When Shinzo Abe, Japan’s longest-serving prime minister, stepped down in 2020, he hadn’t quite achieved what he’d set out to. He resigned due to poor health with dire approval ratings over his government’s handling of the coronavirus including acting too late on lockdowns and a slow vaccine rollout, a struggling economy, and without success on his long-standing push to revise the country’s pacifist constitution.
Perhaps that’s why Abe, who remained one of Japan’s most influential politicians even after his resignation, was still working to rewrite his legacy. However, his efforts were cut short by Abe’s assassination on July 8.
Abe, who served two stints as prime minister from 2006 to 2007 and from 2012 to 2020, was shot in the neck on Friday morning while giving a speech in the city of Nara in western Japan, where he was campaigning for the ruling Liberal Democratic Party (LDP) ahead of Sunday’s legislative elections. Abe, who was 67 years old died at home in the late evening.
This brazen attack stunned the entire world and caused shockwaves in Japan.
“He was a political giant,” says Jeff Kingston, the director of Asian Studies at Temple University Japan. “He has been a continued towering presence… His voice carried considerable weight.”
Abe continued to “set the agenda” for Japanese politics
When Abe left office in 2020, he told reporters that it was “gut wrenching” to leave many of his goals unfinished.
Abe was the grandfather of the Prime Minister and served from 1957 to 1960 as well as being foreign minister for his father from 1982 to 1986. “There’s no question” that he remained one of the most influential figures in Japanese politics, even after leaving office, says Tobias Harris, a longtime Japan watcher based in Washington, D.C. who wrote a biography about Abe. “He is the head of the largest faction, the head of the largest ideological bloc of his party. And he’s been trying to set the agenda in the way that even [current Prime Minister Fumio Kishida] has struggled to do.”
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Abe is perhaps more influential than ever, as he has not been bound to the confines of an elected office. “He was a powerful voice in the Liberal Democratic Party, and he wasn’t burdened by the power of being prime minister so I think he was much less restrained, and continued to advocate for his positions on security, and constitutional revision,” says Kingston.
“Over the past year or so he has enjoyed not being in power because he’s been unleashed. He can say what he wants,” adds Kingston. That “has limited Kishida’s room for maneuver.”
Abe rewrote Japan’s place in the world
Abe’s efforts to remake Japan will live in the memory. Kingston says he succeeded in “reviving Japanese confidence and projecting a more confident, upbeat Japan,” following an asset price bubble collapse in the early 1990s that threw Japan into a period of economic stagnation known as “the Lost Decades.” “During his tenure, tourism to Japan skyrocketed and Japan became cool,” says Kingston.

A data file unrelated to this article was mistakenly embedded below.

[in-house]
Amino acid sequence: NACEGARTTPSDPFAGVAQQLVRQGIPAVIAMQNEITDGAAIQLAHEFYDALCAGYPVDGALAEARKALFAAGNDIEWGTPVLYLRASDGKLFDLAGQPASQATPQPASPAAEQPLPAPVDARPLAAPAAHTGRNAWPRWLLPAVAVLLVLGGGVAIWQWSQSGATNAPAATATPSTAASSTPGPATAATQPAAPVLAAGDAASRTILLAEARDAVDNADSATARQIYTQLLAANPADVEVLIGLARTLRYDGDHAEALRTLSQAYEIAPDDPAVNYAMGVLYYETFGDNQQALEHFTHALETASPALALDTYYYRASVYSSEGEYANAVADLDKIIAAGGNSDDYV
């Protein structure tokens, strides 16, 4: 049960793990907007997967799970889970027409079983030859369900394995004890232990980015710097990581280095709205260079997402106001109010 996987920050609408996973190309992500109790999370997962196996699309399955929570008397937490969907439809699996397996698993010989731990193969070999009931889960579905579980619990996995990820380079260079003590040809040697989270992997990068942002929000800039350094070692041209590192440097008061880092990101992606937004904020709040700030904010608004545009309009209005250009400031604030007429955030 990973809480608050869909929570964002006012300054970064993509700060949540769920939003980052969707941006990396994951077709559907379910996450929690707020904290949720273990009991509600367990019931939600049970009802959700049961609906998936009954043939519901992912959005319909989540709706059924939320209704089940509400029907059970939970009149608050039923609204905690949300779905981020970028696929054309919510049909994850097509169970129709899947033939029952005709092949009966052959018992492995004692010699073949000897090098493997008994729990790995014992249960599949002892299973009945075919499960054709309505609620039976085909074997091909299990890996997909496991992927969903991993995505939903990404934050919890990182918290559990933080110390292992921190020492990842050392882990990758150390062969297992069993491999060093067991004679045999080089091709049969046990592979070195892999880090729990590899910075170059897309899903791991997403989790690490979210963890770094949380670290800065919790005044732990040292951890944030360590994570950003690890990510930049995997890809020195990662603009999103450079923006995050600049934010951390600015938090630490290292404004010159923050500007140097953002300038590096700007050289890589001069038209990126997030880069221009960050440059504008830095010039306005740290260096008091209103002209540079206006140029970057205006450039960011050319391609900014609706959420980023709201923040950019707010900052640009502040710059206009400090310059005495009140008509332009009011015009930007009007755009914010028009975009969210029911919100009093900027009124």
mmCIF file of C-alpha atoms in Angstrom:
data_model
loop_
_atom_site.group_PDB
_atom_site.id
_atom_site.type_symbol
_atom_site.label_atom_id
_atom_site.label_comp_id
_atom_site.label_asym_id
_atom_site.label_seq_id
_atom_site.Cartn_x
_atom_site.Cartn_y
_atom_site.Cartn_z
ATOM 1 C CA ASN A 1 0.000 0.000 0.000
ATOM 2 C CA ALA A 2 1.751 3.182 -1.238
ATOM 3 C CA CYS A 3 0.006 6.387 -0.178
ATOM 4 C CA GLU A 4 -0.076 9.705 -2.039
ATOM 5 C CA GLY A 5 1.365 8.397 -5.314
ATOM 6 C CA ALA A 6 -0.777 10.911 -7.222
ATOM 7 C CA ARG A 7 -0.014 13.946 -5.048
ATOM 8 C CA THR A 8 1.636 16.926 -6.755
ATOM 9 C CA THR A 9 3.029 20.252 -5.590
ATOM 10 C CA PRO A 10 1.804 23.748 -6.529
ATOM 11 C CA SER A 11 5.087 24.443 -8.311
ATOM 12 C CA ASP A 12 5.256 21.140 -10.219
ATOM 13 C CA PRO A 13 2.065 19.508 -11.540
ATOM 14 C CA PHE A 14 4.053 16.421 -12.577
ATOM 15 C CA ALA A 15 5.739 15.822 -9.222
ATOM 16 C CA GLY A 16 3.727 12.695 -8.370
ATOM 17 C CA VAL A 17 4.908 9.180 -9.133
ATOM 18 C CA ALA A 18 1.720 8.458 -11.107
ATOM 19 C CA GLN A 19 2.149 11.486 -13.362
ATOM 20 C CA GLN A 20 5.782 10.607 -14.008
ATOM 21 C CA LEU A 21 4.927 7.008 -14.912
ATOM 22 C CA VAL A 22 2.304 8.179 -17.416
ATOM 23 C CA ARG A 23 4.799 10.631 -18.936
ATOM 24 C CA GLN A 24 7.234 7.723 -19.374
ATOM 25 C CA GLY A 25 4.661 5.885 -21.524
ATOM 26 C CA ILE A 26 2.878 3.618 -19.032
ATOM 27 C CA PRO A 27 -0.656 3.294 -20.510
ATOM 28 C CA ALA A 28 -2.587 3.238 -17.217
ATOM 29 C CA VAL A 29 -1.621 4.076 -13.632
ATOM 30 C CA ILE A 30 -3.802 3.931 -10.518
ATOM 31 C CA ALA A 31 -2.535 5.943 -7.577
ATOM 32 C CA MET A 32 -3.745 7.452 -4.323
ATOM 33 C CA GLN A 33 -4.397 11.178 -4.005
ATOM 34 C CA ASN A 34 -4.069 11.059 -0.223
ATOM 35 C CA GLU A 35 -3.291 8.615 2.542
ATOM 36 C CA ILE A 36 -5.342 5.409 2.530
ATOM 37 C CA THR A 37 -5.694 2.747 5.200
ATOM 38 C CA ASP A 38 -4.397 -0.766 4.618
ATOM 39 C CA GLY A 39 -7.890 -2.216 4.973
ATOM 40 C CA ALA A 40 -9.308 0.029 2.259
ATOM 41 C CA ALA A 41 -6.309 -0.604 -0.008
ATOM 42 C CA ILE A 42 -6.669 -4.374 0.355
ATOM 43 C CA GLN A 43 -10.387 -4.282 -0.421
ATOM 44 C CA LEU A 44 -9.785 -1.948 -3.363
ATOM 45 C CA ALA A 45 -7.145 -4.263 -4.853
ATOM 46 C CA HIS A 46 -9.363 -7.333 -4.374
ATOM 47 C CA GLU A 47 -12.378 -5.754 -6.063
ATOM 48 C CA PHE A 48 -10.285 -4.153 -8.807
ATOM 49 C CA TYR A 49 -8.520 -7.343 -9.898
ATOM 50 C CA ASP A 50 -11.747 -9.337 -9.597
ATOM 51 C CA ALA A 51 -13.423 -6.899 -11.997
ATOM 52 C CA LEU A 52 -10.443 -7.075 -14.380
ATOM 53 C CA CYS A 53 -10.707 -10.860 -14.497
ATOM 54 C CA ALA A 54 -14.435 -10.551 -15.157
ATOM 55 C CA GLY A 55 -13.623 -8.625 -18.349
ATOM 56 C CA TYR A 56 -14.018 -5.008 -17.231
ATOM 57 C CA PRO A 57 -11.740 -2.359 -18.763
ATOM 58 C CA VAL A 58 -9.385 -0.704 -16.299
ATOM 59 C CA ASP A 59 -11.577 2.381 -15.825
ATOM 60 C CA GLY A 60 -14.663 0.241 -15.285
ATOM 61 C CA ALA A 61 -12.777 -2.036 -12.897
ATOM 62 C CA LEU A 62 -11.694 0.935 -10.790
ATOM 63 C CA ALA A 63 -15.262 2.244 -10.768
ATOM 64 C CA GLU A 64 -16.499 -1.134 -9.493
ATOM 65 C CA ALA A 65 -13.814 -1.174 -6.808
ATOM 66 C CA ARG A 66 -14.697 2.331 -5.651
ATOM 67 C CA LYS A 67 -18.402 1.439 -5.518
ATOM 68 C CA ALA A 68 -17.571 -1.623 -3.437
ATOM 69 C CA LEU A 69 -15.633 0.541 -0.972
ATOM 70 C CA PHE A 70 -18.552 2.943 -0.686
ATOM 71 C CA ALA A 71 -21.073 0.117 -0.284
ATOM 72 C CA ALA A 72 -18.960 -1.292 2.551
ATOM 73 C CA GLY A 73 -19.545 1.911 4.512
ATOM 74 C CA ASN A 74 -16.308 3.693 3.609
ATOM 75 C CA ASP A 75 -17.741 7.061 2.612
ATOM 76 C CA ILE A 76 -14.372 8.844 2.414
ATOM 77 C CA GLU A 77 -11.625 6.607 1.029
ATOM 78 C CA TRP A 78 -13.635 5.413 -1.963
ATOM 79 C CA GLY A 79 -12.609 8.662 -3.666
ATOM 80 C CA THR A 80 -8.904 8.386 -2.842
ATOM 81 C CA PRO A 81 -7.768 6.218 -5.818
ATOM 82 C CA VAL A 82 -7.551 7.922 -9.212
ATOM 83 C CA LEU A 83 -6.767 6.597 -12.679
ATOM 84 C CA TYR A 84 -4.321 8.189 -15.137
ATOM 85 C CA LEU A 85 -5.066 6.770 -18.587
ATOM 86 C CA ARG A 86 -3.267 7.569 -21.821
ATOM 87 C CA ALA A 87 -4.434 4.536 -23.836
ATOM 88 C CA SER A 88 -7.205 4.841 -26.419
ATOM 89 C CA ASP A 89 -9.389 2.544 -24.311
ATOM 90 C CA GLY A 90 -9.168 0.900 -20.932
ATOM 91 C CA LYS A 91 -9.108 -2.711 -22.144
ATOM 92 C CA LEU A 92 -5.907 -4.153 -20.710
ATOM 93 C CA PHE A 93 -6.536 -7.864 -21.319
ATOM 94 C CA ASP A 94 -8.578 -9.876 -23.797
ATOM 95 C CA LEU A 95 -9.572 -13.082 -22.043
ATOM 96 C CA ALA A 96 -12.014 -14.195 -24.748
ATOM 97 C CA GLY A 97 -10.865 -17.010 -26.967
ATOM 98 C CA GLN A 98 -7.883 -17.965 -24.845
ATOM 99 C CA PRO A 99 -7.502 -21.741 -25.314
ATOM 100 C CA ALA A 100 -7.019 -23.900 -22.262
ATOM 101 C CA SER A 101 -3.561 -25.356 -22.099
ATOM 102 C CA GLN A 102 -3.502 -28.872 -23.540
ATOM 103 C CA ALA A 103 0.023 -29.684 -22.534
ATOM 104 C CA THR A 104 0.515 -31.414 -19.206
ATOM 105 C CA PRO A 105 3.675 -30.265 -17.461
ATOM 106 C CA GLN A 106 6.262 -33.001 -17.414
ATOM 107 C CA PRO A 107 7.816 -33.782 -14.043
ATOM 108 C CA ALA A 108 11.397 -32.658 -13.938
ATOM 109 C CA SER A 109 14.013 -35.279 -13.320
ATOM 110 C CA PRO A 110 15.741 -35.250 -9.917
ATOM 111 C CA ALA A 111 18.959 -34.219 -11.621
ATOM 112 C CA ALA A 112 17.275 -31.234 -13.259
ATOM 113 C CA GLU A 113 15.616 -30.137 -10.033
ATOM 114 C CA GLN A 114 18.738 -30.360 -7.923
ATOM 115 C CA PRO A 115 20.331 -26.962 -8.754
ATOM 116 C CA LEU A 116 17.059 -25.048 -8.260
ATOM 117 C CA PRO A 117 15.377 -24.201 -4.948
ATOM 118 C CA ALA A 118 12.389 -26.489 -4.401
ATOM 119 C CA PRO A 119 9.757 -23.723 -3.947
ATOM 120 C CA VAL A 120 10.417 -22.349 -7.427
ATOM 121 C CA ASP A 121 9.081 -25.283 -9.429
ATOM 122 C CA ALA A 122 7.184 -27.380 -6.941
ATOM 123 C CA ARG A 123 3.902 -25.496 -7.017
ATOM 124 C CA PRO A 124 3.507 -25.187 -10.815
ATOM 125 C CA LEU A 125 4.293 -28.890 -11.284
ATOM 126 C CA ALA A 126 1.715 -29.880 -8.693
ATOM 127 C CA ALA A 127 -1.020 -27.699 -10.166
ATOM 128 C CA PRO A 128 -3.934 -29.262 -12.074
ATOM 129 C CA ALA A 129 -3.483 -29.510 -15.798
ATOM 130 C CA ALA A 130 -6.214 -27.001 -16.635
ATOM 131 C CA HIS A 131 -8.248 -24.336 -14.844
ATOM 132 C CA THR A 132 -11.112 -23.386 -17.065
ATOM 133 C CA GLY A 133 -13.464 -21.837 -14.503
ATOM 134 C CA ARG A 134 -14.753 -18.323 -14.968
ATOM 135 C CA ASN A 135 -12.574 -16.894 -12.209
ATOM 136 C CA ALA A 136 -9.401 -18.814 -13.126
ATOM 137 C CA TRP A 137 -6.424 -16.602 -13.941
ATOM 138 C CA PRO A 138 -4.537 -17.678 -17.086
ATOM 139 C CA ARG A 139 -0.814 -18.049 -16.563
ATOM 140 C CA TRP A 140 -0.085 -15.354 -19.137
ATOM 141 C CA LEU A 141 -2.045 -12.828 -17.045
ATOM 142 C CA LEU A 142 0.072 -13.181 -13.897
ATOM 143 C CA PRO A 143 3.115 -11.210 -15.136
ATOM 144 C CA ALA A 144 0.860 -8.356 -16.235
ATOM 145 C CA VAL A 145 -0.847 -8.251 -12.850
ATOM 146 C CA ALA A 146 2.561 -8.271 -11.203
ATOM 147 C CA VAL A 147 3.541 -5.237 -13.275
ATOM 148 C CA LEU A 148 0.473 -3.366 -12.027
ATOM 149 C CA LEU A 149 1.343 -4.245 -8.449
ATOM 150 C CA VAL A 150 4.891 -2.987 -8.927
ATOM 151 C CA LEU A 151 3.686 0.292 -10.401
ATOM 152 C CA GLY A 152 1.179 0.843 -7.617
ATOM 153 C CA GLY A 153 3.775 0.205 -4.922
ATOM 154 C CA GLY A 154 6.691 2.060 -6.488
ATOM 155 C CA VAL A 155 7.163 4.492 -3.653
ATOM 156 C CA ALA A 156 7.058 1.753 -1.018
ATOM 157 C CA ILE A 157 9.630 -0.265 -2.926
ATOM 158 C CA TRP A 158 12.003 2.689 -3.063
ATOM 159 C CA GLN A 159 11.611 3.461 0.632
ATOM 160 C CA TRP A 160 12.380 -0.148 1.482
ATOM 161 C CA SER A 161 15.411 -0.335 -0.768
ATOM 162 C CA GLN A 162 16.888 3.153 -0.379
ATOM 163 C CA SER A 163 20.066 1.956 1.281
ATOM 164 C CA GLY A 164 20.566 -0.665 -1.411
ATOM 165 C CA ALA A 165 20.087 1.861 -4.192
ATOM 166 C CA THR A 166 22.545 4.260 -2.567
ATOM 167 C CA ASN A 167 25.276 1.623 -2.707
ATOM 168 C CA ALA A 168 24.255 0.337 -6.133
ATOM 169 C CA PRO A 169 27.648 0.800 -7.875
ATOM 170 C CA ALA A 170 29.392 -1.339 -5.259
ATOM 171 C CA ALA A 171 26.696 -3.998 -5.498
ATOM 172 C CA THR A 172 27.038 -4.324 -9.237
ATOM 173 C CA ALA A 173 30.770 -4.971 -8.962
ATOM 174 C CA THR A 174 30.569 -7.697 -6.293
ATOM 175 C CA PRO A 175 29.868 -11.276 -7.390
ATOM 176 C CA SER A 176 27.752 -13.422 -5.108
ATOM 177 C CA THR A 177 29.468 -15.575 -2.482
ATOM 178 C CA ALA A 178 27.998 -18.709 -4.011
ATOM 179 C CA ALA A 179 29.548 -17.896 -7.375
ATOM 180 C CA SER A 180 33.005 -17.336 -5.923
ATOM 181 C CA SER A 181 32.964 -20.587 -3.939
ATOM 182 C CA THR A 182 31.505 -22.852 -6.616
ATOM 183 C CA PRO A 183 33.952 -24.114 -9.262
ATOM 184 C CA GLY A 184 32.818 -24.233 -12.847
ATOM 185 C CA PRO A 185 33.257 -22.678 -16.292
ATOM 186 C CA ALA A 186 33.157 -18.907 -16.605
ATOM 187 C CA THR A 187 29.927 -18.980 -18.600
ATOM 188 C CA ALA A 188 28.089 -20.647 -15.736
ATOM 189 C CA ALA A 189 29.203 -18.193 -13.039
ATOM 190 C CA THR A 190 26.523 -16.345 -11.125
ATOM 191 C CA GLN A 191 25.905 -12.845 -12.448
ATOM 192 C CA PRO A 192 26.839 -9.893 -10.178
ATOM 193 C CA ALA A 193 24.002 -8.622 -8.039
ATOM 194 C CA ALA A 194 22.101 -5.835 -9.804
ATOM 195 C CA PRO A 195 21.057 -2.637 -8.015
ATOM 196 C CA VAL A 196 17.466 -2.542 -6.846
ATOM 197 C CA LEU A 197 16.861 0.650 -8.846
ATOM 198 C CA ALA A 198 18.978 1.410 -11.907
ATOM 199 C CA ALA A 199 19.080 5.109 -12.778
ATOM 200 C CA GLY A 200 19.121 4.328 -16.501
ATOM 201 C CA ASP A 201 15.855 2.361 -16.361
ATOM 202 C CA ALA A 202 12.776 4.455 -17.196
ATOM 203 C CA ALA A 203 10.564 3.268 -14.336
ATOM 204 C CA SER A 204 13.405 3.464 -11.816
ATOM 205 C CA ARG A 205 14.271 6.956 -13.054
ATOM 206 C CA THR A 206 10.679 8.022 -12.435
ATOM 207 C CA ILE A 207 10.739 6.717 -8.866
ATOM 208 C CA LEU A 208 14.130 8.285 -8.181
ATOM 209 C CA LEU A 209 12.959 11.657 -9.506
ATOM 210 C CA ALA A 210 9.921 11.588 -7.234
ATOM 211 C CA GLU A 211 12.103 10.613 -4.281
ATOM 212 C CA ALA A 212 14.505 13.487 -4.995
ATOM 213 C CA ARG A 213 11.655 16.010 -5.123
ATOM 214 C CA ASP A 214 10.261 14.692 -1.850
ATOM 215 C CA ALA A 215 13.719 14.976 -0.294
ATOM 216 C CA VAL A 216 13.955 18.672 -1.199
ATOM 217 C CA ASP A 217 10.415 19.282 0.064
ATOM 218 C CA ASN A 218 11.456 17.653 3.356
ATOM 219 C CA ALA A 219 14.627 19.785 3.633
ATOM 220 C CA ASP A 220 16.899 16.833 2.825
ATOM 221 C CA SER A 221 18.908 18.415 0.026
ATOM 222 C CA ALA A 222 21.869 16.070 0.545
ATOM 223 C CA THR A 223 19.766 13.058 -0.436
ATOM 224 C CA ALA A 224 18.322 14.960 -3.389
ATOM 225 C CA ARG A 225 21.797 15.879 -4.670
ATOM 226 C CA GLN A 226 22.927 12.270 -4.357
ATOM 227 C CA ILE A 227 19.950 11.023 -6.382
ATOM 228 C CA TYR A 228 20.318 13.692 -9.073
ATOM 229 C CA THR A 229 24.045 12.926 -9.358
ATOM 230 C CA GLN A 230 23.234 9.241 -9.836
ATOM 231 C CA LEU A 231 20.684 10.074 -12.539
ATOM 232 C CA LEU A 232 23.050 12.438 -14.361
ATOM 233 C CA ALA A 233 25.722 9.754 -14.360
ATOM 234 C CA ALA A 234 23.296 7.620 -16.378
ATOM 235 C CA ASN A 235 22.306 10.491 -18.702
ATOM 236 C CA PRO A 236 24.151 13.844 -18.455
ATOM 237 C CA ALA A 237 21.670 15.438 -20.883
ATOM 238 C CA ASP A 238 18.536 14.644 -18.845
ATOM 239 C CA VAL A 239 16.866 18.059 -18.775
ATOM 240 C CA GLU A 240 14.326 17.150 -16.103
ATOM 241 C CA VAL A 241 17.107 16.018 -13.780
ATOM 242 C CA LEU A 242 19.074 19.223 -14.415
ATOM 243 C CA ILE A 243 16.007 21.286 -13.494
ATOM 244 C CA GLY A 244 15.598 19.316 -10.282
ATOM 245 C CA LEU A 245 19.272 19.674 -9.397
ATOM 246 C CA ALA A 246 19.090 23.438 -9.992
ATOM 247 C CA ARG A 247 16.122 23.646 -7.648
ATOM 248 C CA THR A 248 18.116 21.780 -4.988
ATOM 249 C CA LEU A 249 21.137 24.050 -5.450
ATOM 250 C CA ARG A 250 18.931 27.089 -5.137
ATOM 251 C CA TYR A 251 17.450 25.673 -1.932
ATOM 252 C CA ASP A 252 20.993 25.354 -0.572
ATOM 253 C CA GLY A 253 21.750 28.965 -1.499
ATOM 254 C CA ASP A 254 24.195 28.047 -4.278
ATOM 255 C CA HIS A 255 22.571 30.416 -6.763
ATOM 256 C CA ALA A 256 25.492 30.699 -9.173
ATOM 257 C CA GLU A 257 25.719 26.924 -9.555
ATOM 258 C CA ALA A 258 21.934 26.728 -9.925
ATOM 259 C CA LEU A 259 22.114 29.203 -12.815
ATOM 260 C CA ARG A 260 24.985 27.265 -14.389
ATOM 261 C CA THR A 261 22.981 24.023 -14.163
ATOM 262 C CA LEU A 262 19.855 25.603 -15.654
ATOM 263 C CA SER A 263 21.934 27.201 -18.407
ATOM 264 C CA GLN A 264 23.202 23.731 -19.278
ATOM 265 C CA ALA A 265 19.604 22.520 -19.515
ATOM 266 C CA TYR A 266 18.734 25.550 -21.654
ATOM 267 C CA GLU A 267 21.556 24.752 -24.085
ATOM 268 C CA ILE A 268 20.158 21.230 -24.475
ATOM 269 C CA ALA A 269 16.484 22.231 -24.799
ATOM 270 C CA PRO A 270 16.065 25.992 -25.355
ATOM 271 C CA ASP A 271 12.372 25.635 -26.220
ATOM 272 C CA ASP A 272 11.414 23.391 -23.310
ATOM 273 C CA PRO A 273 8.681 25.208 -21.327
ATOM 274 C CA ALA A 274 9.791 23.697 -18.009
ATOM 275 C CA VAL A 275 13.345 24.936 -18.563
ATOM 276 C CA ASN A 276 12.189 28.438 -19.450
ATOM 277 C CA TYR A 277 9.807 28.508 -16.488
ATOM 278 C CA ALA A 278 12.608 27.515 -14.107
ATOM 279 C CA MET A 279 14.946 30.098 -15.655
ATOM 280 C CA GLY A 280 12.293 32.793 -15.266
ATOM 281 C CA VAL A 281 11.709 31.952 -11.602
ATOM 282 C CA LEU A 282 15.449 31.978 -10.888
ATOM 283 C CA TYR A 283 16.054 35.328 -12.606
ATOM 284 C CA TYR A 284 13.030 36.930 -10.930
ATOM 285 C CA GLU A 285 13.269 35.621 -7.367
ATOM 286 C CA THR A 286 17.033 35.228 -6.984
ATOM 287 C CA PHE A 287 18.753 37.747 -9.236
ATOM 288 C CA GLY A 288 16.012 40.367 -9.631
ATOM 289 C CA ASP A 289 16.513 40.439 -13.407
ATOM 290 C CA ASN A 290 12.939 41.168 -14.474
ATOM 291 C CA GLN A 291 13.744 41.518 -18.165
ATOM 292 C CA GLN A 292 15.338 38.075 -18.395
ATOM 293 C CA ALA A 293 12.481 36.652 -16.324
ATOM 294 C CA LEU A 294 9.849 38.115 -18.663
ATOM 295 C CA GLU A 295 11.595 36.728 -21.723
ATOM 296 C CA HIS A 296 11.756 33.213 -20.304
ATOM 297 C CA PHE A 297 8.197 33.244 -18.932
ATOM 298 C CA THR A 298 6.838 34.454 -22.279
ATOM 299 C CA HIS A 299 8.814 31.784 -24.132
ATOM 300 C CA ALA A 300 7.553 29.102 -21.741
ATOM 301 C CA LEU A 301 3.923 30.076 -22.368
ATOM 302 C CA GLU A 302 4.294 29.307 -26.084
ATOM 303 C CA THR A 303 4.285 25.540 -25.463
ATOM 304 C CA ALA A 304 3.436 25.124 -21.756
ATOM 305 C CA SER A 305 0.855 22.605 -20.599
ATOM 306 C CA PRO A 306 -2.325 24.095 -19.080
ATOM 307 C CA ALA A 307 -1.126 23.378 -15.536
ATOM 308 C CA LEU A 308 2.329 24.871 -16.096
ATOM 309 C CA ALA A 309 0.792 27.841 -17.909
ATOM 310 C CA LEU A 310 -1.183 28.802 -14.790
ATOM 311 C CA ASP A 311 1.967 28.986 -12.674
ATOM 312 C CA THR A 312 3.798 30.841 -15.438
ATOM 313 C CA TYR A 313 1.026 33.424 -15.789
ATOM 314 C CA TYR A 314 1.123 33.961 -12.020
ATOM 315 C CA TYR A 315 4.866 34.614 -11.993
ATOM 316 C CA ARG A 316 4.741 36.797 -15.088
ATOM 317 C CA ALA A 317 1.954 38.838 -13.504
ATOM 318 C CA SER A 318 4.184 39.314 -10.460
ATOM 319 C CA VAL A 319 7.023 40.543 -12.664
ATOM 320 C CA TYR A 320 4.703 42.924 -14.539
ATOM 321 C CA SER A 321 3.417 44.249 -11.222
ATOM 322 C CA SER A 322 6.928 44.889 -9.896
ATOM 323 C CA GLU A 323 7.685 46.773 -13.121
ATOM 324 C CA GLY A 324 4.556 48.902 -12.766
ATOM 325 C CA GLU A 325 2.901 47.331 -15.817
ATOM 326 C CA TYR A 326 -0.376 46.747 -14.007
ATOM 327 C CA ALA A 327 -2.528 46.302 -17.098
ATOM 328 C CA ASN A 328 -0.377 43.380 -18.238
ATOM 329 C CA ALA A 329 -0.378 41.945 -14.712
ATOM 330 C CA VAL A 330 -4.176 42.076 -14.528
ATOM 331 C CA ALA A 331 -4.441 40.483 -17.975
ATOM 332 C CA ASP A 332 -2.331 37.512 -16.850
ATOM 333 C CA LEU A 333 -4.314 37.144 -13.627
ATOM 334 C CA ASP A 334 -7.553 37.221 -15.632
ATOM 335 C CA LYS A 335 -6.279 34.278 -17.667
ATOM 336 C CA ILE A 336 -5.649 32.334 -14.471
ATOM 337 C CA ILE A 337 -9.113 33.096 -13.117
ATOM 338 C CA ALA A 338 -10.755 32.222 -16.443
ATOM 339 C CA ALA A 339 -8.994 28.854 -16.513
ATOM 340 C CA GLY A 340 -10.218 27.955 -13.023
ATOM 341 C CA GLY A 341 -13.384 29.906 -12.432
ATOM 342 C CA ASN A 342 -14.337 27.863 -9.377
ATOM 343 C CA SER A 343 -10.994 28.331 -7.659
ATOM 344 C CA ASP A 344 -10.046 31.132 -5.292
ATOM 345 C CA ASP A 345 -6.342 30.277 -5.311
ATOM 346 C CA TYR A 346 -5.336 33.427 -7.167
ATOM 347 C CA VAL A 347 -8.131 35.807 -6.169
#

Abe played a significant role in the LDP’s success. Abe had led several wins for the party, including the return to power of 2012. Although the party was almost in continuous power since 1955 when it was founded, the Democratic Party of Japan (the centrist Democratic Party of Japan) ruled for three years starting 2009. “I think that he’ll be remembered as a politician who helped put a conservative stamp on Japanese politics,” says Kingston.
Abe was less successful in revising the post-World War II U.S. constitution. It renounces all war. Abe saw the changes as important to counter an increasingly belligerent North Korea and China’s growing military might, but he faced an ambivalent public and legislative roadblocks over amending the constitution. He did, however, raise Japan’s defense profile with alliance building and by leading his government to pass legislation in 2015 that allows Japanese troops to fight overseas for the first time in 70 years.
Abe strengthened Japan’s relationship with the U.S., though it was unclear what benefits his notorious courting of former U.S. president Donald Trump brought Japan. New partnerships were also formed with other countries, such as Australia and India.
“He was sort of striding tall on the global stage, he appeared at the major meetings… he probably met more world leaders than 10 of his predecessors combined, so he was very active diplomatically,” says Kingston.
Not all of Abe’s diplomacy was successful, and his hawkish nationalism earned him enemies abroad. His term saw relations with South Korea fall to an almost unimaginable low, which was mainly due to historical grievances. The longstanding dispute over “comfort women”—girls and women forced to work in wartime Japanese military brothels— escalated into a trade war. He was also unable to improve relations with China, and his advocacy for standing up to China’s military modernization rankled Beijing.
And despite Abe’s unparalleled power in modern Japanese politics, he was also unpopular with a lot of Japanese people. His signature “Abenomics” economic revival plans made marginal gains, many of them wiped out by COVID-19, and his tenure was marred by numerous corruption scandals. “He leaves a mixed legacy,” says Kingston.
Abe’s legacy will be long over Japanese politics, just as it was in his life. “I think the LDP will probably achieve a landslide victory [in Sunday’s elections] because of what happened today,” says Ichiro Asahina, a political analyst and the head of Aoyamashachu Corporation, a think tank. “People will be sympathetic to Mr. Abe, which means they will probably vote for the LDP.”
–With reporting by Mayako Shibata in Tokyo and Michael Zennie.
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